Surge in Medicare Advantage Sign-Ups Confounds Expectations

Five years into Medicare spending cuts that were supposed to devastate private Medicare options for older Americans, enrollment in private insurance plans through Medicare has shot up by more than 50 percent, confounding experts and partisans alike and providing possible lessons for the Affordable Care Act’s insurance exchanges.

When Congress passed President Obama’s signature health law nearly six years ago, it helped offset the cost by cutting payments to Medicare Advantage plans, offered by private insurers operating under contract with the government. Insurers and Republicans said the cuts — about $150 billion over 10 years — would “gut” the program, a major theme in the 2010 and 2012 elections. The Congressional Budget Office predicted that enrollment would fall about 30 percent.

In fact, more than 17 million people are now enrolled in such plans, up from under 11 million in 2010. Nearly one-third of Medicare beneficiaries have chosen private plans, offered by insurers like Humana and UnitedHealth Group, over the traditional fee-for-service Medicare program.

But some of the same insurers avidly seeking Medicare Advantage sign-ups have been apprehensive about enrolling people under 65 in public marketplaces created by the Affordable Care Act. It has taken herculean efforts by the Obama administration and by insurance counselors to sign up 12.7 million people — far below the enrollment of 21 million in 2016 originally projected by the budget office.

The different trajectories of the two programs are explained by many factors, including money, market size and politics. Insurers know the Medicare population, know the rules of the program and have found ways to manage care that improve the health of Medicare patients and the financial health of the companies. They know much less about their new marketplace customers, many of whom were previously uninsured, and Congress, still bitterly divided over the health law, has done little to stabilize it.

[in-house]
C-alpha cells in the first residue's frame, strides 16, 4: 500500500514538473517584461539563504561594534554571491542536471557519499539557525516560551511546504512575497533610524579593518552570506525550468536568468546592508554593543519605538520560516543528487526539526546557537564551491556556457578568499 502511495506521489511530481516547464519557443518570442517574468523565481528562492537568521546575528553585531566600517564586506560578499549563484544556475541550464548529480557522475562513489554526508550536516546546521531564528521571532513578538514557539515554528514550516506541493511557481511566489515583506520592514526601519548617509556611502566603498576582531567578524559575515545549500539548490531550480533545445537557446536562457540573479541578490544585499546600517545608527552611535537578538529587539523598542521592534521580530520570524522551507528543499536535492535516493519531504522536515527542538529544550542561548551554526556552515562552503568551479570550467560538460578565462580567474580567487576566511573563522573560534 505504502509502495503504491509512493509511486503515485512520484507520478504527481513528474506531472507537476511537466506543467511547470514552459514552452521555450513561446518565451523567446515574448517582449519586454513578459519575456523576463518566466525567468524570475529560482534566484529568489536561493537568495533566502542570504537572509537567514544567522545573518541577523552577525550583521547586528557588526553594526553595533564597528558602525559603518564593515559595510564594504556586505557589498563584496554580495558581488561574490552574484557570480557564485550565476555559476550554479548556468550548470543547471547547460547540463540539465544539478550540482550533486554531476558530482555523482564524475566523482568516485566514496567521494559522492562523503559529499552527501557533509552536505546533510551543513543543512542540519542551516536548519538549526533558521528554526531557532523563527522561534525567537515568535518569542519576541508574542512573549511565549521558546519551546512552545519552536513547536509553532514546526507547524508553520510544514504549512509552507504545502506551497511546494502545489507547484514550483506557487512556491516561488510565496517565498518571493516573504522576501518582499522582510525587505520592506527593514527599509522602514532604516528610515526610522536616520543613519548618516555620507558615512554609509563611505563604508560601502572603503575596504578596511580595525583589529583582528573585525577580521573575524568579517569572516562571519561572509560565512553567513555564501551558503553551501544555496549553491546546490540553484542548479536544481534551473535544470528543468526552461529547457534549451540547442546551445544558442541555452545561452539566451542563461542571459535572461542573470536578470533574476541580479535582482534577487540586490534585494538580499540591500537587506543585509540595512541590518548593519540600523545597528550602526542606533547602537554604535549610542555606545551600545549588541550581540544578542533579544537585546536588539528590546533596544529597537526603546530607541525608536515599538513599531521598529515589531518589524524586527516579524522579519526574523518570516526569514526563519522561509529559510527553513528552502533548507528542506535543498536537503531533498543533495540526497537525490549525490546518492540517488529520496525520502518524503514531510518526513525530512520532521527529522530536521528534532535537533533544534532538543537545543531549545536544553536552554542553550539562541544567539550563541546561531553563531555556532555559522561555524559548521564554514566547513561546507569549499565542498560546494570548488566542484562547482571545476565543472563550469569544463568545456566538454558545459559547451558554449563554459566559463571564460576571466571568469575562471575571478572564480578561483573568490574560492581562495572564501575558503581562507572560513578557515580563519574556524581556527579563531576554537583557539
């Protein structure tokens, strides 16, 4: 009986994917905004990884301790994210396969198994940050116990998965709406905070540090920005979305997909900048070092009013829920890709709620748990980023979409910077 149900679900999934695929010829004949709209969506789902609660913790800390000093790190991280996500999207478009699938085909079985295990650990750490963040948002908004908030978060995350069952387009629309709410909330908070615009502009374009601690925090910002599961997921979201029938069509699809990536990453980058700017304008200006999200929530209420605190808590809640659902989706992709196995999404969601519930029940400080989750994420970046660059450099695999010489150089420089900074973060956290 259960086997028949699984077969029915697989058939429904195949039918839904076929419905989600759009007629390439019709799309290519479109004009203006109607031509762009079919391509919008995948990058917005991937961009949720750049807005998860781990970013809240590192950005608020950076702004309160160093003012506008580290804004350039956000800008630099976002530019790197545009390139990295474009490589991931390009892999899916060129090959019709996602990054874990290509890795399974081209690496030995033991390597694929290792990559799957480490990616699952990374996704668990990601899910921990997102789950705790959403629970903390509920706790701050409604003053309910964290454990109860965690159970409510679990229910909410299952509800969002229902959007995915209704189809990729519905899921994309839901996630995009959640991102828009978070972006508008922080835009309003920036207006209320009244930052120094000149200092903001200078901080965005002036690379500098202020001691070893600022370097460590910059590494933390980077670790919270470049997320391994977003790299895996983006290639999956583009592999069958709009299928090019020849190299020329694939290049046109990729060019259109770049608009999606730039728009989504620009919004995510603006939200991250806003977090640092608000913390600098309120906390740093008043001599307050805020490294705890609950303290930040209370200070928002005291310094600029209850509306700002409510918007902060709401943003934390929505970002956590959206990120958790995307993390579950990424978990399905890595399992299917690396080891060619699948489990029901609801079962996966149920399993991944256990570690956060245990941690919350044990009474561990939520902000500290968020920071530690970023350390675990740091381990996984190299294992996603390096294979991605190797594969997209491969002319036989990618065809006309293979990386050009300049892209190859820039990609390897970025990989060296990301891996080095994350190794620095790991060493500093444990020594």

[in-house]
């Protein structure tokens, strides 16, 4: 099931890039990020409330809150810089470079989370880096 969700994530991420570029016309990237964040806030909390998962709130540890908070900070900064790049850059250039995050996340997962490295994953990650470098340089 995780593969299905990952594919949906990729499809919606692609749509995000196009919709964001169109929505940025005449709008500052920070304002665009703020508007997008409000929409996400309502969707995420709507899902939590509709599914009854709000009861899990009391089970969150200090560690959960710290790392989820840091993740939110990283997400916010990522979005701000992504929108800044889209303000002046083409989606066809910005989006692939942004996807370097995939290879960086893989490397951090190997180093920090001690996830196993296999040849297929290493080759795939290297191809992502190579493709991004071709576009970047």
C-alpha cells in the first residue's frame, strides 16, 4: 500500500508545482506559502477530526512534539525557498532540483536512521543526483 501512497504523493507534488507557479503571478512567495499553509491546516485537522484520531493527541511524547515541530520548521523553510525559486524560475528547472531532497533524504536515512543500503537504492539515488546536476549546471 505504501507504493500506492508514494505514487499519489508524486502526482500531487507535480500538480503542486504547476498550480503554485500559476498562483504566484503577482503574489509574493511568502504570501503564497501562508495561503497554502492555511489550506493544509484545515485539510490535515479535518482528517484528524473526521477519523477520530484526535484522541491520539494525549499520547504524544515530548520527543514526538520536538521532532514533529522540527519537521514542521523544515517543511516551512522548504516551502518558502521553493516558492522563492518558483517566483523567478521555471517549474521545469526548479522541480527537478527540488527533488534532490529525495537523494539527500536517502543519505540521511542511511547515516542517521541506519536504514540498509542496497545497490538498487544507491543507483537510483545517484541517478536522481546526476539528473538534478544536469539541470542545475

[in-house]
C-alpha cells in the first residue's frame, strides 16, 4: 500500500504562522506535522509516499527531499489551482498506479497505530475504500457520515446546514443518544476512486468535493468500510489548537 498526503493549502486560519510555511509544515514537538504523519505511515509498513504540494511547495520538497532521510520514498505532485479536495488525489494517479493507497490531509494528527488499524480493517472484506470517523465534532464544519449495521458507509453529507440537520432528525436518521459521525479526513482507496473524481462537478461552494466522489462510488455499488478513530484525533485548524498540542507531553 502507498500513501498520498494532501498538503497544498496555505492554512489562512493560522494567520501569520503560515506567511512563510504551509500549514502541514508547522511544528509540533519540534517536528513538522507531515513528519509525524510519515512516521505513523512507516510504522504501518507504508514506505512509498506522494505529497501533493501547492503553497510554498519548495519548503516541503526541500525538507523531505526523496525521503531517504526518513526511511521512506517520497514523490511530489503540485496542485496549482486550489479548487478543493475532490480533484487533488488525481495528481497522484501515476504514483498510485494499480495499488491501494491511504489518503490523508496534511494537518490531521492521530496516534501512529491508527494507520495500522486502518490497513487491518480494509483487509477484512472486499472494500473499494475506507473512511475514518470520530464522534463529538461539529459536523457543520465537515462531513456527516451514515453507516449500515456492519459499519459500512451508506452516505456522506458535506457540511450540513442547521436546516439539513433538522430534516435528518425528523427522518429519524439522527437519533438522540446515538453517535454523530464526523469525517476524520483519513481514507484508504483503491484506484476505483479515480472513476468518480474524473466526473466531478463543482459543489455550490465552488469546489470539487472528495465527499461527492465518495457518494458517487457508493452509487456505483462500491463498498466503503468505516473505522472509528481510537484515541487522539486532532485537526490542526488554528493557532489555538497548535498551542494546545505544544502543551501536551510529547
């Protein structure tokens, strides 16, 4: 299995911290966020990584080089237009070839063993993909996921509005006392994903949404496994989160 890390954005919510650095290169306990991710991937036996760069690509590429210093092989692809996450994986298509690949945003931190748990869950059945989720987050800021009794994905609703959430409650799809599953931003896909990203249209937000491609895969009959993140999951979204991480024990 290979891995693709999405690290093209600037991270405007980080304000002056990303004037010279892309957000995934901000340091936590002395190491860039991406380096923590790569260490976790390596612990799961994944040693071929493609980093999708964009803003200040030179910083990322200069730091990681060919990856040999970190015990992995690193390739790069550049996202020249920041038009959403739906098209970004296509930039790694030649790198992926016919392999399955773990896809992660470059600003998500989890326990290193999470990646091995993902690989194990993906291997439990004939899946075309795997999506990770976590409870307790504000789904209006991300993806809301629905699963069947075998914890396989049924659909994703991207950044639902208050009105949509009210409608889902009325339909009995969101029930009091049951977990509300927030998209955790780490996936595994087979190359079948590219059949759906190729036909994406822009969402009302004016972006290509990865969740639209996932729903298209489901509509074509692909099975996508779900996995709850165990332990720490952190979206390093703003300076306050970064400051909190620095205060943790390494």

“The size of the Medicare market is much larger,” said Ana Gupte, a health care analyst at Leerink Partners in New York. “The growth in the market is larger. Revenue per member is significantly higher, and the profitability is higher. So it’s just better on all dimensions.”

For Medicare patients, the government pays insurers, on average, $10,000 a year per person — a total of more than $170 billion — and insurance executives say that well-run Medicare Advantage plans can often count on profit margins of 4 percent to 5 percent, even with the health law’s spending reductions.

By contrast, securities analysts say, insurers typically receive an average of $3,000 to $5,000 a year in revenue for a person under 65 who signs up through the new marketplaces, and many insurers struggle to make a profit. Many insurers say they lost money on this program in 2014 and 2015, in part because they underestimated how much care their new customers would use.

Some insurers are so worried about losses on their exchange business that they have curtailed the active marketing of such plans. Kenneth J. Statz, an individual insurance specialist based near Cleveland, said major insurers were reducing or eliminating the commissions they paid to agents and brokers for enrolling people in marketplace plans, while continuing to pay for enrollment in Medicare plans.

“Even with all the cutbacks in the Affordable Care Act, there is still a decent opportunity for insurance companies to make a profit in the Medicare Advantage program,” said Richard S. Foster, the former chief actuary of the Medicare program. “The marketplace under the Affordable Care Act will calm down over time but may not ever be as stable and predictable as Medicare Advantage.”

The health care company Aetna said this month that its individual health insurance offerings under the Affordable Care Act “remained unprofitable in 2015.” Aetna’s chief executive, Mark T. Bertolini, said the company had “serious concerns about the sustainability of the public exchanges.”

But the company is bullish on Medicare. It announced last year that it would acquire Humana, another large insurer, pending antitrust review — in part because Humana has more than three million people enrolled in Medicare Advantage plans.